March 25, 2015 Last updated September 18th, 2018 2,170 Reads share

Does Social Media Increase Your Corporate Worth?

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Every business owner wants to know what their company is worth. Whether you’re looking to sell, on the hunt for a business loan or simply curious – it’s only natural. The problem is, trying to suss out just how much your company is worth can be pretty tricky.

Most company valuations are incredibly subjective, because different aspects of your corporate structure are inherently going to vary in importance to different investors. That said, almost all valuations revolve around the tangible resources a company has got. And while these

But to be brutally honest, if you’re a small business, social media very well may be the single most powerful asset you’ve got – and it simply must be factored into your overall corporate worth. This is why:

Make yourself visible

Roughly a quarter of planet earth claims membership to at least one social media site, and over 74 percent of web users are constantly logged into mainstream platforms like Facebook, Twitter and LinkedIn. I shouldn’t have to spell out the potential impact this colossal user base could have on your corporate following. After all, if you’re able to reach just one percent of those social media users, your brand awareness will absolutely shoot into the stratosphere.

Ask the experts, and they’ll tell you that social media has got a bigger impact on brand favourability than just about any other content marketing technique out there. By engaging in quirky, uncensored dialogues with customers in real time, you’re able to establish strong links that will do wonders for your overall brand loyalty. That’s extremely important to your company value, too – because keen buyers will usually add a couple of zeros to that cheque if they think that you’re in control of one or more recognisable brands. That’s fantastic news if you own a small business without a lot of hard assets, because it doesn’t cost a penny in order to build a social media following. It just takes time and a little bit of patience.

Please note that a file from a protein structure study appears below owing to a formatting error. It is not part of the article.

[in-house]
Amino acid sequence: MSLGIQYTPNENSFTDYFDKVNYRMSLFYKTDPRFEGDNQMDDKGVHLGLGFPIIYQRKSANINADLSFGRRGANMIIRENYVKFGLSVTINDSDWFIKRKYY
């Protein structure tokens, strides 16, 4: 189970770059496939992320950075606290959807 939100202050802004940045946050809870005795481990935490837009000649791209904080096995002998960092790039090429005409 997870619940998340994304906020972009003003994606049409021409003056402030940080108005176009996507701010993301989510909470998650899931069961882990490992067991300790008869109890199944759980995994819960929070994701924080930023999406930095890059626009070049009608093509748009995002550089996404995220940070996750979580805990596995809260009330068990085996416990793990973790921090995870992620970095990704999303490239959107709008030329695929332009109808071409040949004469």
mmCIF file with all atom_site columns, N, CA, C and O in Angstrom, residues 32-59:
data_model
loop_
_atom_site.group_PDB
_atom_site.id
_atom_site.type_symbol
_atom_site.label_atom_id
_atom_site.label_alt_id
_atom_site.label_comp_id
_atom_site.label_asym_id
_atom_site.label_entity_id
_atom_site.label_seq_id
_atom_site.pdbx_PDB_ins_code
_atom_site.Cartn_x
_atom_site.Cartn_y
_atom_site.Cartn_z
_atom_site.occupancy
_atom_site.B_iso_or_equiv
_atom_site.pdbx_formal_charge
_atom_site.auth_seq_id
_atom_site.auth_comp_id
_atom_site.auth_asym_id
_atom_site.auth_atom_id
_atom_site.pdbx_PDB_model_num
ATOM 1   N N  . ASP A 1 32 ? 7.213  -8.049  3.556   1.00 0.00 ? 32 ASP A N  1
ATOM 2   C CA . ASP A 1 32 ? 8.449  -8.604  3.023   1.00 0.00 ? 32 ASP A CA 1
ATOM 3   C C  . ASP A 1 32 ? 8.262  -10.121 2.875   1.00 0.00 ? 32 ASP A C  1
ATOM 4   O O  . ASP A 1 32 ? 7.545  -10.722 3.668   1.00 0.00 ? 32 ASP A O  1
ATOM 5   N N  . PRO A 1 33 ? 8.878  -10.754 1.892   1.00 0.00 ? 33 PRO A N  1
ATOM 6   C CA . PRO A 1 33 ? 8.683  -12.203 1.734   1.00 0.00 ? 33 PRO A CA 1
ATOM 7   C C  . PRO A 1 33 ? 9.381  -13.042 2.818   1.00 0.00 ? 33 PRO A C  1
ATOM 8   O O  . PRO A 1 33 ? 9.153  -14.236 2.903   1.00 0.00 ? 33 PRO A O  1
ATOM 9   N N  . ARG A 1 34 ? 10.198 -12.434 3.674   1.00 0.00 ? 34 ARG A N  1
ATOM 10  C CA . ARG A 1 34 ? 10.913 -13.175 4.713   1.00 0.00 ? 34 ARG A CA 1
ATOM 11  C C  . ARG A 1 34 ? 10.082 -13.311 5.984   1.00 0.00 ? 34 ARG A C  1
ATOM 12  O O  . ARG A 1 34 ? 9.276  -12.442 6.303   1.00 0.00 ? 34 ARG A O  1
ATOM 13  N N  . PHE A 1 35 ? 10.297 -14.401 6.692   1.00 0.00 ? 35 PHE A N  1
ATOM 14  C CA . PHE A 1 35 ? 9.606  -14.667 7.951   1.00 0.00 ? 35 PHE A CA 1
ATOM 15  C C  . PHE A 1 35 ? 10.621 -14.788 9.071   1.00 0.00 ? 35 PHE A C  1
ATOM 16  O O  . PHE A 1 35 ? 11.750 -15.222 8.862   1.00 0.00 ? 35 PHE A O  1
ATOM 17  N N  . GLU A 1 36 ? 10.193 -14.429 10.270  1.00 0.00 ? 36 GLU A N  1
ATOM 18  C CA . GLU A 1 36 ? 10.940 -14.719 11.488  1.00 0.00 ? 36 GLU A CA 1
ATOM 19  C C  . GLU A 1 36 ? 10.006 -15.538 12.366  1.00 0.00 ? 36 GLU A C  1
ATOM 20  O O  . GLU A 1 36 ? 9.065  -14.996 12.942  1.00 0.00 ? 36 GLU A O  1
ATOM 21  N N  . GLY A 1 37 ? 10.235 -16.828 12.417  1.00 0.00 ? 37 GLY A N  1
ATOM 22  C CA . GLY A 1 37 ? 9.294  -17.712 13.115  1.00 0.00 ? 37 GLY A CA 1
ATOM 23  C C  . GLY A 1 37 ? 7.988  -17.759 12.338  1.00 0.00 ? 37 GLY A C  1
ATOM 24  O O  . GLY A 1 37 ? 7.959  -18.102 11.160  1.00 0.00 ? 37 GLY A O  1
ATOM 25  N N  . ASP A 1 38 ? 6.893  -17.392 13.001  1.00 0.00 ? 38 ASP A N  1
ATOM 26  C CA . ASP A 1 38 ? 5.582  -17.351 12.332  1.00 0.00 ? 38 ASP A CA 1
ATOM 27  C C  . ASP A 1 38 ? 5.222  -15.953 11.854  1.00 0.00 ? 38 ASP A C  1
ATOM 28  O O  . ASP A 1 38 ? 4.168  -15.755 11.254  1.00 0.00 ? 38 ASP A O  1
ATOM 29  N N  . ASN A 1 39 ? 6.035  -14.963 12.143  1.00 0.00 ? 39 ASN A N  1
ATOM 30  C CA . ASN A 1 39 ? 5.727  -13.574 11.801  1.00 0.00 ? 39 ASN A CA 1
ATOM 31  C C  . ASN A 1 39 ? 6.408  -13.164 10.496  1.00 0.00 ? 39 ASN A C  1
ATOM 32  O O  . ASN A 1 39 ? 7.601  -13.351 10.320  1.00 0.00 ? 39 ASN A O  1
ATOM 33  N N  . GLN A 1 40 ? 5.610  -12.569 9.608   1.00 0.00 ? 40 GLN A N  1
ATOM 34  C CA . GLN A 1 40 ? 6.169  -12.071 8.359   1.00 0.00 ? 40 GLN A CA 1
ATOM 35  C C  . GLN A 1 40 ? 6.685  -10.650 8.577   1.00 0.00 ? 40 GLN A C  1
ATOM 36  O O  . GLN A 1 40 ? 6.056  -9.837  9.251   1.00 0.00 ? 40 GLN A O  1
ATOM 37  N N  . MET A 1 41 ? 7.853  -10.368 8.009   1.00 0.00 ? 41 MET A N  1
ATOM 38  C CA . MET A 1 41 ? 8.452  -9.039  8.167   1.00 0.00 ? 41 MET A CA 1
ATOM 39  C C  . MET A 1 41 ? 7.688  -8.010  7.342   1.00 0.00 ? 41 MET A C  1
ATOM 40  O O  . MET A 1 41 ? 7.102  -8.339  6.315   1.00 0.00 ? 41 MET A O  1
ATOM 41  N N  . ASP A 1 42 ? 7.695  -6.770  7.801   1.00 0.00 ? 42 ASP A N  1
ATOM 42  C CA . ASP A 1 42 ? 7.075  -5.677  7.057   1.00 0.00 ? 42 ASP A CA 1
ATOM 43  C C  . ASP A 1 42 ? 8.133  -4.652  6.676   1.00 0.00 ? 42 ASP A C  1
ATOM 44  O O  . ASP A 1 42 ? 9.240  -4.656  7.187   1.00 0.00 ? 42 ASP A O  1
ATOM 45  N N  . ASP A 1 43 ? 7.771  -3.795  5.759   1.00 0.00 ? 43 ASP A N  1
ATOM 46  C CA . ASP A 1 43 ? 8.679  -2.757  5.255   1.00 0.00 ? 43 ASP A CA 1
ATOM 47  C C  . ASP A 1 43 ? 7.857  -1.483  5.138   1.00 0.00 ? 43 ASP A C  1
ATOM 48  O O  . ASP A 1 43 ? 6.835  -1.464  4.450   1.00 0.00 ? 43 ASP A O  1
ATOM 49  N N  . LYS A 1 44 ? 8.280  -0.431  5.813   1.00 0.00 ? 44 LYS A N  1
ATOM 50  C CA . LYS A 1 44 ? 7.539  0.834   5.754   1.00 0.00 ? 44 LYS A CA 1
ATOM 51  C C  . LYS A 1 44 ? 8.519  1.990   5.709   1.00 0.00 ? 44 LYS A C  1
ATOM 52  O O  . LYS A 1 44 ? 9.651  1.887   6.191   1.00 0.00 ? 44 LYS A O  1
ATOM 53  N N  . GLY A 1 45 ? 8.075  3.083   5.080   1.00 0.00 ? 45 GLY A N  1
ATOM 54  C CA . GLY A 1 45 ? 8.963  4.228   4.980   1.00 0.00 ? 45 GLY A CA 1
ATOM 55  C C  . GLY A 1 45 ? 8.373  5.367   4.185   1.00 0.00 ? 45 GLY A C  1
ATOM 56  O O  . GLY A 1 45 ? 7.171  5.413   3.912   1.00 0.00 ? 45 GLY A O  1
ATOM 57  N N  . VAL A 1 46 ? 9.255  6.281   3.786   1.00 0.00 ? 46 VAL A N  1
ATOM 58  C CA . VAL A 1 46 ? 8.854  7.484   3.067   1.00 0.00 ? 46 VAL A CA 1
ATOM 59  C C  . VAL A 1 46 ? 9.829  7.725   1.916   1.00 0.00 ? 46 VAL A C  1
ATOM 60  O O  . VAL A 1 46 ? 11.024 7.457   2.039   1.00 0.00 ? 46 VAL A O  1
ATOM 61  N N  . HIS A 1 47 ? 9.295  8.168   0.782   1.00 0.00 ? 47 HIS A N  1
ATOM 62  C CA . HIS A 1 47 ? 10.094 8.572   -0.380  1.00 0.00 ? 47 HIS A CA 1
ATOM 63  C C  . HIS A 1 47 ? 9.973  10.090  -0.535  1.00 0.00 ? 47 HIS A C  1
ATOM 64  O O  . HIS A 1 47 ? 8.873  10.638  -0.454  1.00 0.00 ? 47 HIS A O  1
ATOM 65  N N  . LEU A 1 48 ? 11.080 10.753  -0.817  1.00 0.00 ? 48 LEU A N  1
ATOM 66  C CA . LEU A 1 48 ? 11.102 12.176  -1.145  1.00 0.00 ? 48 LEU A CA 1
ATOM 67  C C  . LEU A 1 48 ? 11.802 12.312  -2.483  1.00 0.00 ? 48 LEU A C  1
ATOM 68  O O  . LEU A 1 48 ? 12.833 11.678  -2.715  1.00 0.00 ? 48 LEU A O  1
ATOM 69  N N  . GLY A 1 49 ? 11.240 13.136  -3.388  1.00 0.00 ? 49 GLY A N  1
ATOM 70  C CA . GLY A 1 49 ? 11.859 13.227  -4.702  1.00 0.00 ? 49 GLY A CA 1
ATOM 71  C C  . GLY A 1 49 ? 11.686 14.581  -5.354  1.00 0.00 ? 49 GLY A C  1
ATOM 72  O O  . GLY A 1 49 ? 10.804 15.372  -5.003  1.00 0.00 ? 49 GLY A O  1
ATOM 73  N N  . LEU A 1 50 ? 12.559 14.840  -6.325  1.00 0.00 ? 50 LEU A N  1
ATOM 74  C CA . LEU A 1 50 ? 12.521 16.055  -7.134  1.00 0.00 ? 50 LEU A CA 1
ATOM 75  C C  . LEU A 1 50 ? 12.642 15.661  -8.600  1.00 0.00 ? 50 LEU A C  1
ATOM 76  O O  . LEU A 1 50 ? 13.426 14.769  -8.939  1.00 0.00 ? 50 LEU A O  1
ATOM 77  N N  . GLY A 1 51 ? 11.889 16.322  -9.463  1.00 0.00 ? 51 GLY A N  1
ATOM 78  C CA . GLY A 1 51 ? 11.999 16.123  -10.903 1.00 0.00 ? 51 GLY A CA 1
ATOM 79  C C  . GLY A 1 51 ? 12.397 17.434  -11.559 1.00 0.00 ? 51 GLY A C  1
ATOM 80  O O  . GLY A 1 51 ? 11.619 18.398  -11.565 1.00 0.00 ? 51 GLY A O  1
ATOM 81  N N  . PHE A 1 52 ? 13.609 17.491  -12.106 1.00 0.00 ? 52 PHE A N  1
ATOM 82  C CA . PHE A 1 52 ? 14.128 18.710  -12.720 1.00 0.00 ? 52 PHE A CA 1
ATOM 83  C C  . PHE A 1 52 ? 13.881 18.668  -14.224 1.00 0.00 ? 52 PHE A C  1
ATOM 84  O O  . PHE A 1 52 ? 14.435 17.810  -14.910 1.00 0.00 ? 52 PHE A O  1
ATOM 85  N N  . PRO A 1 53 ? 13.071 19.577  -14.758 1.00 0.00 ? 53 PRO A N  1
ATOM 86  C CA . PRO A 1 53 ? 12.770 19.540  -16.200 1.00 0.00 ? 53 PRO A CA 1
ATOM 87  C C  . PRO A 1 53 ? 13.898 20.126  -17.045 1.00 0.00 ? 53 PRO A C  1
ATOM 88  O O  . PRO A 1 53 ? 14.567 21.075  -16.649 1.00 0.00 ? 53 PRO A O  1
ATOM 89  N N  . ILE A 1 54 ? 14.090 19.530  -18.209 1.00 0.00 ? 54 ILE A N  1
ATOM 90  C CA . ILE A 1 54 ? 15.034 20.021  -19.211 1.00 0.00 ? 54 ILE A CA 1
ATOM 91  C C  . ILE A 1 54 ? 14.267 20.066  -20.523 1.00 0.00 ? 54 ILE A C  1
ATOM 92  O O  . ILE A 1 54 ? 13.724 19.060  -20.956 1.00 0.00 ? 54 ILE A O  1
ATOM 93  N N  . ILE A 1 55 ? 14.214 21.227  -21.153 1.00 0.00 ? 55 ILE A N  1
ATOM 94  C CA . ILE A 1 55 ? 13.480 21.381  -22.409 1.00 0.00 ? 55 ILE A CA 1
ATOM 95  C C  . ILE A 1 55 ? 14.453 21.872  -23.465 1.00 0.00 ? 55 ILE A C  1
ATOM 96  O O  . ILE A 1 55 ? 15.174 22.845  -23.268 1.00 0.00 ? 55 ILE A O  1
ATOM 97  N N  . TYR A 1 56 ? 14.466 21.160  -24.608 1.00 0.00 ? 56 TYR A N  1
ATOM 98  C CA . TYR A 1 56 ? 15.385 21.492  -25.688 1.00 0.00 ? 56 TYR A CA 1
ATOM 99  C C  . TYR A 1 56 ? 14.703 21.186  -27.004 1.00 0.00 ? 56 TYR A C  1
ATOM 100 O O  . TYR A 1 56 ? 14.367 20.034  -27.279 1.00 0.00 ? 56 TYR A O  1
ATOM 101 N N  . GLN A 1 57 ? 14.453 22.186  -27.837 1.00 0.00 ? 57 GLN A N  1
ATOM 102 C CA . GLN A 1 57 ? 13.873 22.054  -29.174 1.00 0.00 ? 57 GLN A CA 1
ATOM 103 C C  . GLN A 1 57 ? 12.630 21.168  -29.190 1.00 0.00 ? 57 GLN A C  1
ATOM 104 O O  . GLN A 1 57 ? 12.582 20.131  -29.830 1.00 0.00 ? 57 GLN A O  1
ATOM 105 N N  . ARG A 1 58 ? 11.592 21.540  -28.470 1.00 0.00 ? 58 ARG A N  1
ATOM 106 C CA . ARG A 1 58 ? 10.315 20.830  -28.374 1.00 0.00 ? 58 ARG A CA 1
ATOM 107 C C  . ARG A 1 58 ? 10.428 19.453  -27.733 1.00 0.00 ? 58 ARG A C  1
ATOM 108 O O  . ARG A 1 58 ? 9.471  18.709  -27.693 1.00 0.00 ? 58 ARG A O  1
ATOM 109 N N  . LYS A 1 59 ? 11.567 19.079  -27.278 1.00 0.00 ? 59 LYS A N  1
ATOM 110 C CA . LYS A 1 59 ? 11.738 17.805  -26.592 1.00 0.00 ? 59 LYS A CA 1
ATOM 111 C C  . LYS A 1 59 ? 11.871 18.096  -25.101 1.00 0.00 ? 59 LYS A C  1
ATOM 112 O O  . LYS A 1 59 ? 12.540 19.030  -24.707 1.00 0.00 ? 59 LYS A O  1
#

Tally up sales

Another reason you should be factoring social media into your corporate worth is because it is a huge sales generator. When it comes to generating ROI, far too many businesses don’t even bother trying to factor in their social media activity. They simply take it for granted that it’s a dull but necessary exercise in brand awareness. But if those companies were to deploy just a few simple metric tools, chances are they would be flabbergasted to know how big an impact social media is actually making on their bottom line.

When you generate content to put on your website, you share it through social media – it’s almost always going to be your first point of digital contact with potential customers or clients. So, by tracking the way in which customers interact with your website through consumption metrics, you should be able to develop a clear picture of how many sales leads are being generated on a regular basis through your social media posts. Those sort of figures are invaluable, and they prove beyond a shadow of a doubt that social media makes your company money.